workers Time to don that hard hat.

Last week, we talked about filling business gaps as a way to break into your dream content job. But I didn’t raise one key question:

What if your content job doesn’t exist yet?

It’s all well and good to find ways to move laterally across the company by filling business needs. But what if there is no content department or writing job in your company or agency?

What if you literally need to create your job from scratch?

Luckily, it’s probably easier than you think.

It all starts with what we talked about last week: identifying and filling a business gap.

When I first started at my ad agency job, the only content work happening at the agency was some minimal writing and concepting done by our Creative Director—and her job was on the rocks, because there just wasn’t much writing work being sold.

But the writing projects she was already tackling weren’t the only thing that needed a wordsmith’s touch. There were SEO projects that the SEM Manager was trying to handle on her own. There were technical manuals that needed re-writing. There was the growing awareness about social media’s possible role in business. There was our own website, which desperately needed some TLC. And then there were the content strategy opportunities that kept sneaking their way into projects.

In other words, for someone just starting out and wanting to work with content in a variety of ways, there was this yet-undefined job, this plethora of scattered needs, just waiting to be gathered up into a neat little bundle that could keep someone pretty busy.

I started gathering up content tasks and asking to be taken off tasks that were not content related and could be done by someone else. I re-wrote those technical manuals. I did content upload and editing for our marketing emails and client web content. I started working closely with our Search Marketing Manager, re-writing SEO content to her specifications.

When, sadly, our Creative Director was let go in a layoff only three months into my time at the agency, I started wedging myself into more and more of the content gaps left behind. I took on copywriting projects, working closely with the new Creative Director (formerly our Art Director) and the account executives to make sure business goals were being met and clients were happy. I started performing content audits, running the company blog, sneaking content strategy into projects and then making a case for it to my bosses.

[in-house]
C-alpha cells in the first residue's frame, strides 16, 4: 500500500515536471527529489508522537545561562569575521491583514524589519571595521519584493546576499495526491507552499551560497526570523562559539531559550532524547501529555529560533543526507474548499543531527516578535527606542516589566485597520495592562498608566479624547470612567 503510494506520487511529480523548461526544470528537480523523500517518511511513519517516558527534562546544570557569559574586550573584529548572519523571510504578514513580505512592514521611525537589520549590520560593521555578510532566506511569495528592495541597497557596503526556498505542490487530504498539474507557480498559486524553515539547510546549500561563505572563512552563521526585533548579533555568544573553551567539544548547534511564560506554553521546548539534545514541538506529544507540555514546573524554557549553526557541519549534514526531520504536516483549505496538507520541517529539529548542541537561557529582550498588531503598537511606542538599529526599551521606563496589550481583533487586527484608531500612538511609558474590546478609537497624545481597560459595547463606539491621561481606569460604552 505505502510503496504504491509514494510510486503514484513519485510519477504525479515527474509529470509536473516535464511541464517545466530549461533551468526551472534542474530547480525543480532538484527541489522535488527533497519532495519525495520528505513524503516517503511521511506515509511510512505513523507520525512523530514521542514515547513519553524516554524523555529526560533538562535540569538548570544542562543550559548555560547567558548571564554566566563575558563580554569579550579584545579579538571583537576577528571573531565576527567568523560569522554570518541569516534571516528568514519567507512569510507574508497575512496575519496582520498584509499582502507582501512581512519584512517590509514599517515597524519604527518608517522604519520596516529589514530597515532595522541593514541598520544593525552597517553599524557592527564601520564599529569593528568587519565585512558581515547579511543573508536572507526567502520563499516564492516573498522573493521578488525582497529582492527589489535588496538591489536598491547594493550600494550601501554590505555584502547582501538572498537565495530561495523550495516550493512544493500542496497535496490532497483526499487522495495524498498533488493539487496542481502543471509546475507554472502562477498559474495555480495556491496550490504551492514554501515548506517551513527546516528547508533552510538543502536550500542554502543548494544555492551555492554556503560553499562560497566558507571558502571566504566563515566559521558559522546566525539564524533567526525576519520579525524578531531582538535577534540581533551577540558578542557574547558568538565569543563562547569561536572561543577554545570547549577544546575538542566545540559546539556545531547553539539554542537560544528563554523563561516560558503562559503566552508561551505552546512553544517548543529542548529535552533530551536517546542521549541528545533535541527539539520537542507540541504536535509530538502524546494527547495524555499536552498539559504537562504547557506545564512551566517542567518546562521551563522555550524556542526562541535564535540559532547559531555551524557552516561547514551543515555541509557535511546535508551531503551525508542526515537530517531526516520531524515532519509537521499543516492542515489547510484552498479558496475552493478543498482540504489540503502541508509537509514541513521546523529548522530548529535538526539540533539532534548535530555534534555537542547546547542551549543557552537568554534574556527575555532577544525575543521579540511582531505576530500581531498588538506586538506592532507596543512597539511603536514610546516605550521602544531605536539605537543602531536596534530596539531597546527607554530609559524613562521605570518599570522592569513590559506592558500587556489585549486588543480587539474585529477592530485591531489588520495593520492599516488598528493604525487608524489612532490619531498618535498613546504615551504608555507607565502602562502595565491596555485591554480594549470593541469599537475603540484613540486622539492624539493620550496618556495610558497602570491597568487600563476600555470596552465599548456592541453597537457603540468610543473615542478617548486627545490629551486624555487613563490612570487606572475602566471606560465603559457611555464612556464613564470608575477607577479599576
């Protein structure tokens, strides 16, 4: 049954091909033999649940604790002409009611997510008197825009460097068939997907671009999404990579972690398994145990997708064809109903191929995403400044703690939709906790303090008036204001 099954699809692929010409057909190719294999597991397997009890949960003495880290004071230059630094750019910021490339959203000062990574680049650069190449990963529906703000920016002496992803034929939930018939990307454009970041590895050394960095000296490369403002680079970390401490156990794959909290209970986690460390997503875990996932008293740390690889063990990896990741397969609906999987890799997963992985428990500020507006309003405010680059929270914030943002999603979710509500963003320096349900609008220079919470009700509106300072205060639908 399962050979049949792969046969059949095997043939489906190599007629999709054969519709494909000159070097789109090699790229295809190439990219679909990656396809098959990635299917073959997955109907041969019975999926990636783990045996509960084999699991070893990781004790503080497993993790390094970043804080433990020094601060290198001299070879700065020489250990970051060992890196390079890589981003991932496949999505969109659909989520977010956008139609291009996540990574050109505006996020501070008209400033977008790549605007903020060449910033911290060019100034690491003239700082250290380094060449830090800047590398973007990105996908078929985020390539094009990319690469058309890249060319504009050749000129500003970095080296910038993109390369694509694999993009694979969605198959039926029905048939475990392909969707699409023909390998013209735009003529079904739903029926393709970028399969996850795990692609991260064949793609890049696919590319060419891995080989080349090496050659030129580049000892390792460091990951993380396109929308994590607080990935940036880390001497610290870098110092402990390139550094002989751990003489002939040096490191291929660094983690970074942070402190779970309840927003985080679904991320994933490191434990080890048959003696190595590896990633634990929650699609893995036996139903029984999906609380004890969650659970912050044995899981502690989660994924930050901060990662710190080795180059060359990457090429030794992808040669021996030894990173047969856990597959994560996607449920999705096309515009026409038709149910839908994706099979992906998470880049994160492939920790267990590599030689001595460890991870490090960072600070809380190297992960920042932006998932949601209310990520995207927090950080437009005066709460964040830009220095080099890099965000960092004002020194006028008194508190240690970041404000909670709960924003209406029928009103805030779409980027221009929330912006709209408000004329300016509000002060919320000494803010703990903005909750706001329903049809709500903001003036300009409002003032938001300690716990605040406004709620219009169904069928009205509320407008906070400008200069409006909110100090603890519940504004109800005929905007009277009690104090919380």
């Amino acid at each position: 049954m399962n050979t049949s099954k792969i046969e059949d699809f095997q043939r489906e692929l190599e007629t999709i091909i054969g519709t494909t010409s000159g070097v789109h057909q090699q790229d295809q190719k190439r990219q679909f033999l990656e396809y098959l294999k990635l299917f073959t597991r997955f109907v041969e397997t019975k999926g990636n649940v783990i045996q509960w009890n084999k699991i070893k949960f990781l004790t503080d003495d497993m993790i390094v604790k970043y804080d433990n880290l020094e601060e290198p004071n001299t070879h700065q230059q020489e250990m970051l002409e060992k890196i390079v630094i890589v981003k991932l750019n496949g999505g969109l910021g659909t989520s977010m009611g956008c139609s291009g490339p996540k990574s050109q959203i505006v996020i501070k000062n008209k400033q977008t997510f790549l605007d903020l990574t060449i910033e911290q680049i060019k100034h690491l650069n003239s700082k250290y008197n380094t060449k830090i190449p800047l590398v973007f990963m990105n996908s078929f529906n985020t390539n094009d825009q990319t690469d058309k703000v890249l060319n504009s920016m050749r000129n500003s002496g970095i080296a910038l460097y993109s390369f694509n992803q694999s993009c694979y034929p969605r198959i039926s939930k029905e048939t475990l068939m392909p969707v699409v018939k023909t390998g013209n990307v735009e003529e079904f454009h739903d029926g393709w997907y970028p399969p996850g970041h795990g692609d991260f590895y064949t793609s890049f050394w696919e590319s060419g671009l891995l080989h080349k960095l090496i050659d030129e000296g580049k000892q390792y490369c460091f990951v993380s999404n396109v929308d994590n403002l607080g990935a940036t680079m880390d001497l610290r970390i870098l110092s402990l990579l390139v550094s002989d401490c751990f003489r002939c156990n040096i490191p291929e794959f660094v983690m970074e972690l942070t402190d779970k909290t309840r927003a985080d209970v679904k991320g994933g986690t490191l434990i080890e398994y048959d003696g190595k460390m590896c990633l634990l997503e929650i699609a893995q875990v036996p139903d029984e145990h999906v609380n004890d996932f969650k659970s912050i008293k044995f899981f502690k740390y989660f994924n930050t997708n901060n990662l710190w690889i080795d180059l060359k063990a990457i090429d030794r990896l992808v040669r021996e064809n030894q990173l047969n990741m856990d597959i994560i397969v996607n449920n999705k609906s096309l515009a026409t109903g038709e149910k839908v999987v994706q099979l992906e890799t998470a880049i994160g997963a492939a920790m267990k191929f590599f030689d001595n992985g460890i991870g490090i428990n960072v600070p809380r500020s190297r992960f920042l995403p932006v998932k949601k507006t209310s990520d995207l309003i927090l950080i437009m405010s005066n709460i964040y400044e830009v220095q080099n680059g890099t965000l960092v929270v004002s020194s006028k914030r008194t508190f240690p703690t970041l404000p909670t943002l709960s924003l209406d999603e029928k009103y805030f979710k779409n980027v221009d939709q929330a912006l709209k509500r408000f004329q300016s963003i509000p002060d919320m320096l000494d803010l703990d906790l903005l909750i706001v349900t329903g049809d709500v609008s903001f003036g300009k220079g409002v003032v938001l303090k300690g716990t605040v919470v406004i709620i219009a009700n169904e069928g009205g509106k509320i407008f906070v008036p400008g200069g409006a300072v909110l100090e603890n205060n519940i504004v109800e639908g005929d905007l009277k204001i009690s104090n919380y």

With every small success (hoorah, the tech manuals look great! Yippee, someone is writing the SEO content the clients like it!), I asked for more opportunities and wedged myself further into the job I wanted.

Three years into my time at the ad agency, I had created two jobs (both of which I was juggling in exceedingly long hours): a hybrid content strategy and writing job that allowed me to create social media strategies, write headlines, perform content audits, etc., and a technical support job that allowed me to be intimately involved with our in-house content management system (from helping define specs for new features to testing new features to supporting clients as they worked within the system).

At the end of those three years, not only had I created a job that allowed me to learn and thrive in the world of content, but I’d also created an incredible store of confidence. If I could do all this within someone else’s business, what could I do if I gave myself the freedom of self-employment? What could I do as a consultant?

This is, of course, when I started my own company, which is the ultimate way to create your own job.

So, this is your food for thought for the day: just because your company doesn’t have a full-time content position today, doesn’t mean you can’t create one tomorrow. The key here is to tackle things one at a time: work your way slowly into the position you want. Prove your value over and over again along the way. Meet company goals. Create efficiencies. Make money. And I’m betting you’ll find yourself doing more of what you love and building respect and confidence along the way.

Have you ever created your own job or snuck your way into a job? Tell us about it in the comments.